A total of 270 people have had their first dose of the AstraZeneca COVID-19 vaccine at yesterday’s launching of the vaccination rollout, with the Ministry of Health (MoH) describing the event as an historical moment.
Some directors of government departments, heads of statutory bodies and private companies, diplomatic corps, financial institutions, politicians including the Mayor of Port Vila were among these first vaccine recipients.
The first person to receive the AstraZeneca vaccine was the Leader of Opposition, Ralph Regenvanu. The second person was Chief Justice Vincent Lunabek and then the Minister of Health, Silas Bule.
Prime Minister (PM), Bob Loughman, who was supposed to be the first person to get the coronavirus vaccine but he had to attend a close relative’s death yesterday.
The first phase of the COVID-19 vaccination for the 20% of the country’s population is now underway at the Convention Centre in Port Vila.
The first group of health workers and frontline workers as prioritised in the first phase of the vaccine rollout will be rolling up their sleeves to get jabbed today.
The priority groups identified by the government are people most exposed such as workers at the border, quarantine facility staff, public transport drivers and health workers. People vulnerable are elderly people aged 55 and above and people over 35 with existing medical conditions.
It would take some time to vaccinate the priority groups first before the general public. The Ministry of Health (MoH) is anticipating over 4,000 frontline workers and over 8,000 risk population in the first vaccination phase.
Director General (DG) of the MoH, Russel Tamata, said they want the whole community to be immunized before the country could face any transmission.
He took the opportunity during yesterday’s event to announced this weekend’s arrival of the additional 20,000 doses of Sinopharm vaccine from China.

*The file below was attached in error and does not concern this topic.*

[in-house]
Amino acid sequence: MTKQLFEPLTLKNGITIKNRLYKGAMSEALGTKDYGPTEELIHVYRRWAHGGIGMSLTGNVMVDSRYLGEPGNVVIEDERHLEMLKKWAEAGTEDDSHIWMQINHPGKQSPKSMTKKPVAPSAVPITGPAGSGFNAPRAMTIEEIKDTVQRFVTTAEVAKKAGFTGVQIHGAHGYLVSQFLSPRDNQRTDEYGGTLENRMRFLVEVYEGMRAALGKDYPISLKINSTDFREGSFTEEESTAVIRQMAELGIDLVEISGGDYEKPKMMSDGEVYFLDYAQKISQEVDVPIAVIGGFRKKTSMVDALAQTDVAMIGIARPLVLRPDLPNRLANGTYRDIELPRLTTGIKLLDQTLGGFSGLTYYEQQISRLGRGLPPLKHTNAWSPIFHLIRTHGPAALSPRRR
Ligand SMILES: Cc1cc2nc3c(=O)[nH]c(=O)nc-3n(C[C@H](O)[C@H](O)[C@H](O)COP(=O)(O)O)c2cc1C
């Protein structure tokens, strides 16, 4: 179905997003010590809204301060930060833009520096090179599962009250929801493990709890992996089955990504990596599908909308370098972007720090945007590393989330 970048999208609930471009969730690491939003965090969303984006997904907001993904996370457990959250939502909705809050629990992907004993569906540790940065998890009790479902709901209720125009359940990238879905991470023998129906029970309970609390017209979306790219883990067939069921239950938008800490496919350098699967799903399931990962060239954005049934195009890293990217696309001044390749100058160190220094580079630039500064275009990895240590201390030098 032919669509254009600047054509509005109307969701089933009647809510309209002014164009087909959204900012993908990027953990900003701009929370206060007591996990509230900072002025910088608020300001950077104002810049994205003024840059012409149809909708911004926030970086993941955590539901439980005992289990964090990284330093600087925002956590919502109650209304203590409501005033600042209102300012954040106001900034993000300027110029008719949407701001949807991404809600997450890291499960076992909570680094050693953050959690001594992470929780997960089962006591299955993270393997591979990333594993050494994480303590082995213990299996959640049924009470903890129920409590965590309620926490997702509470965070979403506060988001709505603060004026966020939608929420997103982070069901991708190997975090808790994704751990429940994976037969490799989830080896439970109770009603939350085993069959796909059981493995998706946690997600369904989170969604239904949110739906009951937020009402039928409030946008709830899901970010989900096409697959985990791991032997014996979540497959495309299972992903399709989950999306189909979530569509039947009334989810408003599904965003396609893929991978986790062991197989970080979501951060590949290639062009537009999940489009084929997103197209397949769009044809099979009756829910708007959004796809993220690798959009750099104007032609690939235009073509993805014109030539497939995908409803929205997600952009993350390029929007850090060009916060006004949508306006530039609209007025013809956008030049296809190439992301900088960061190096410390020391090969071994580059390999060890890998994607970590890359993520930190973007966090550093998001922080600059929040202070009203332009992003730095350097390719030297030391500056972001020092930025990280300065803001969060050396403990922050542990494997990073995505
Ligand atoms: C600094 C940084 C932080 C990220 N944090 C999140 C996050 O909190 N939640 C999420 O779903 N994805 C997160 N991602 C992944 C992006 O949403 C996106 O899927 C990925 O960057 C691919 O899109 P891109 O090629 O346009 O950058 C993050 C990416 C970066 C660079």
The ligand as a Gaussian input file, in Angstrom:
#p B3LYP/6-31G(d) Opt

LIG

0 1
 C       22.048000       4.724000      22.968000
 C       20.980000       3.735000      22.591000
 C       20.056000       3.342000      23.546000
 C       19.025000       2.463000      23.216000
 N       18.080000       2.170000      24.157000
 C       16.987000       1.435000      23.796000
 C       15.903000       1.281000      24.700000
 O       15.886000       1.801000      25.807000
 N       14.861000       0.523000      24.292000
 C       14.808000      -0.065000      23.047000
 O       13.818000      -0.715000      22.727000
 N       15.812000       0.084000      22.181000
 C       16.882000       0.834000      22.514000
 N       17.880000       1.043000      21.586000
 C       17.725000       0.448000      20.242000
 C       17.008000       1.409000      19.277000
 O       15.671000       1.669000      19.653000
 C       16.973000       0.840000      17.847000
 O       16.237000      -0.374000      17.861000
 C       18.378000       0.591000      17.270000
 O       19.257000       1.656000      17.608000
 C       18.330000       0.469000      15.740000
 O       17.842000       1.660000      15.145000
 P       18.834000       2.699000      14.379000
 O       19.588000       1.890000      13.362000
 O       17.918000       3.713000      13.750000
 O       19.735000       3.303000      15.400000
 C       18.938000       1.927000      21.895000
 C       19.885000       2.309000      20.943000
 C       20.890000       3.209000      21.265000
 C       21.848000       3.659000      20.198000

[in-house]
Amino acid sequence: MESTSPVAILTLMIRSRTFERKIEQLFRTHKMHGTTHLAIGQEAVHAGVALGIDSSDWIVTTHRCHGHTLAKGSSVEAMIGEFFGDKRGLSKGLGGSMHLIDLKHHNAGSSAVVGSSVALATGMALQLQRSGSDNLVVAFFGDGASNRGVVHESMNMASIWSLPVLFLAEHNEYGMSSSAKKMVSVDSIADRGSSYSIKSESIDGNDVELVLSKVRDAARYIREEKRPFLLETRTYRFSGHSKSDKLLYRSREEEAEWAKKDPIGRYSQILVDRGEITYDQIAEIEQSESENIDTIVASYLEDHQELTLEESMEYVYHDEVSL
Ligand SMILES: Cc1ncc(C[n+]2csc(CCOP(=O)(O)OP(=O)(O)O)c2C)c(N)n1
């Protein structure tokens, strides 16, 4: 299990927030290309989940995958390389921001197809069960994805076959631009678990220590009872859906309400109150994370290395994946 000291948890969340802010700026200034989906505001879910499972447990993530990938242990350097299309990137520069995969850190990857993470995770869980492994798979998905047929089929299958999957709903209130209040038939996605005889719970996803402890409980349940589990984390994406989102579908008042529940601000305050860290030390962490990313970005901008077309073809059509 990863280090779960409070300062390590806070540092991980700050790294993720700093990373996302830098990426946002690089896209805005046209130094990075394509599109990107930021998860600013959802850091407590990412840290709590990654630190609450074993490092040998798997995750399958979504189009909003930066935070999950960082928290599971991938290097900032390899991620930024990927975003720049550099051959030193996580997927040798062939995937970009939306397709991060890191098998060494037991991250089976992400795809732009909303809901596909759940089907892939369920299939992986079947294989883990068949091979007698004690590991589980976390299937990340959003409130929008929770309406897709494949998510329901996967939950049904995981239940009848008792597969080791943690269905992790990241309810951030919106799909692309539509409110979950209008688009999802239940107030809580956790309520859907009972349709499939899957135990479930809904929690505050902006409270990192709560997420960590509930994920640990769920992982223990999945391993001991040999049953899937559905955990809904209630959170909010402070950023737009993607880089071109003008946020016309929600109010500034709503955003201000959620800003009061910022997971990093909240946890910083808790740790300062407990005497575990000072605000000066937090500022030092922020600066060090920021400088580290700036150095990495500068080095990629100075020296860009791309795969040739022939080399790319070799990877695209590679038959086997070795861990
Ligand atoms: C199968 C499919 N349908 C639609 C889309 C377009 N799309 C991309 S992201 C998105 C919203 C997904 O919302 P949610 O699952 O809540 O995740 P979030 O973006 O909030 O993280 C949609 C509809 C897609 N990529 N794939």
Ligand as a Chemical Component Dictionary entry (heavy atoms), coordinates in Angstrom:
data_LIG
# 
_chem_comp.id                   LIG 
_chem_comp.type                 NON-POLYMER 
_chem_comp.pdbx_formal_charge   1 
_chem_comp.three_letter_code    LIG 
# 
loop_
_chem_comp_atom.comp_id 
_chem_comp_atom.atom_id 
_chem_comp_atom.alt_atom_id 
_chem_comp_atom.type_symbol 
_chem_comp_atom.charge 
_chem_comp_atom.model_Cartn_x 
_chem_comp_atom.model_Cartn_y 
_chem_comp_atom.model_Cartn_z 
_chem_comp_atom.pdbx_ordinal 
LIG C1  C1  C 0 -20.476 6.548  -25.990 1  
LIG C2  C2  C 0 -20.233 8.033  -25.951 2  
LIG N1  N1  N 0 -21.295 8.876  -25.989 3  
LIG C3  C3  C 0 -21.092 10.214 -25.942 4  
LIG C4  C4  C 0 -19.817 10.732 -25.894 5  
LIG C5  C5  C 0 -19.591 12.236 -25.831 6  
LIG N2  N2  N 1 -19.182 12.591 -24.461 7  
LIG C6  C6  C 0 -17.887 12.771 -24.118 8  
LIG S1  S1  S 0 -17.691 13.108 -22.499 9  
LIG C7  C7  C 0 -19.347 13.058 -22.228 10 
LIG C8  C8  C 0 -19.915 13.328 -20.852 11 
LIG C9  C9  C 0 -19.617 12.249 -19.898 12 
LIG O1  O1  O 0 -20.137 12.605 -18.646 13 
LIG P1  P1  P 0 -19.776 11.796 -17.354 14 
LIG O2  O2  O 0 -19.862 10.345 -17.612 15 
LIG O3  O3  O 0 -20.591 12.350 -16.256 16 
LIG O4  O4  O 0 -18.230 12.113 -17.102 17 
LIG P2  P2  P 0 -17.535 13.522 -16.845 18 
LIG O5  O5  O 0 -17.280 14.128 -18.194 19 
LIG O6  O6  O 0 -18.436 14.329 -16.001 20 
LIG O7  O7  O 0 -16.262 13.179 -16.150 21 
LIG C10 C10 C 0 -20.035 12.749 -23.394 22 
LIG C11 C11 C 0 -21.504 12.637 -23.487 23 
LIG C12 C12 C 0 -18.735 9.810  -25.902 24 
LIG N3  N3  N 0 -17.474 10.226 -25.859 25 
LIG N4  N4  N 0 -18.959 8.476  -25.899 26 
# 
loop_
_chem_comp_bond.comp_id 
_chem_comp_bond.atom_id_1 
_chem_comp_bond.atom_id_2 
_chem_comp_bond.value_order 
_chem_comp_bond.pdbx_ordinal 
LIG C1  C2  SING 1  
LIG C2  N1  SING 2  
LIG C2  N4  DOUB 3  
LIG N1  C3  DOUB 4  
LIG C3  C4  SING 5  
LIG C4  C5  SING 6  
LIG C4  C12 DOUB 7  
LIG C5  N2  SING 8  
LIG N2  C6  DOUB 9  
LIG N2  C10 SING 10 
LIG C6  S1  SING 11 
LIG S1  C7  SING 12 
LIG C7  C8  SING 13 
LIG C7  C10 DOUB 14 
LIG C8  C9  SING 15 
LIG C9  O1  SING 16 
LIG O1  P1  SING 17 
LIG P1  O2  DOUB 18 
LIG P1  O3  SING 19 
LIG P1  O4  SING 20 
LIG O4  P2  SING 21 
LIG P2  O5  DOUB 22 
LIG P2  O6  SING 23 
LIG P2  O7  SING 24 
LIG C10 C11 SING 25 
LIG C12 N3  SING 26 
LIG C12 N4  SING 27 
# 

Speaking on behalf of the partners for COVAX Initiative, New Zealand (NZ) High Commissioner to Vanuatu, Jonathan Schwass said vaccines are significant in the fight against coronavirus.
He said vaccines reduce the chances of transmitting the virus and getting really sick with the virus. The risk of getting side effects are minimal compare to the risk of getting infected with coronavirus, he added.
“I’m strongly everyone to listen to advices from our medical professionals when they say that vaccines are to protect you and your loved ones. We are happy that the government has prioritised frontline workers and vulnerable groups in the vaccination rollout. It means that our grandfathers and grandmothers are safe from this dangerous sick.”
According to the World Health Organisation’s (WHO) Country Liaison Officer to Vanuatu, Dr Kunyoung Ko, vaccines have been in existence before COVID, but the coronavirus has made the use of vaccines even more important.
She explained that AstraZeneca vaccine being rolled out in Vanuatu is one of the six vaccines approved by WHO for Emergency Use Listing (EUL), a process to assess the quality, safety and efficacy of vaccines.
“There are no shortcuts in the process,” she conveyed.
“Vaccine safety is important to WHO thus, monitoring side effects during vaccination is required.
“Any side effects suspected during vaccination are reported and scientifically evaluated.”
She said the WHO recognises the hard work of the MoH and its partners, especially UNICEF for securing vaccines through the COVAX facility and ensuring it reaches Vanuatu.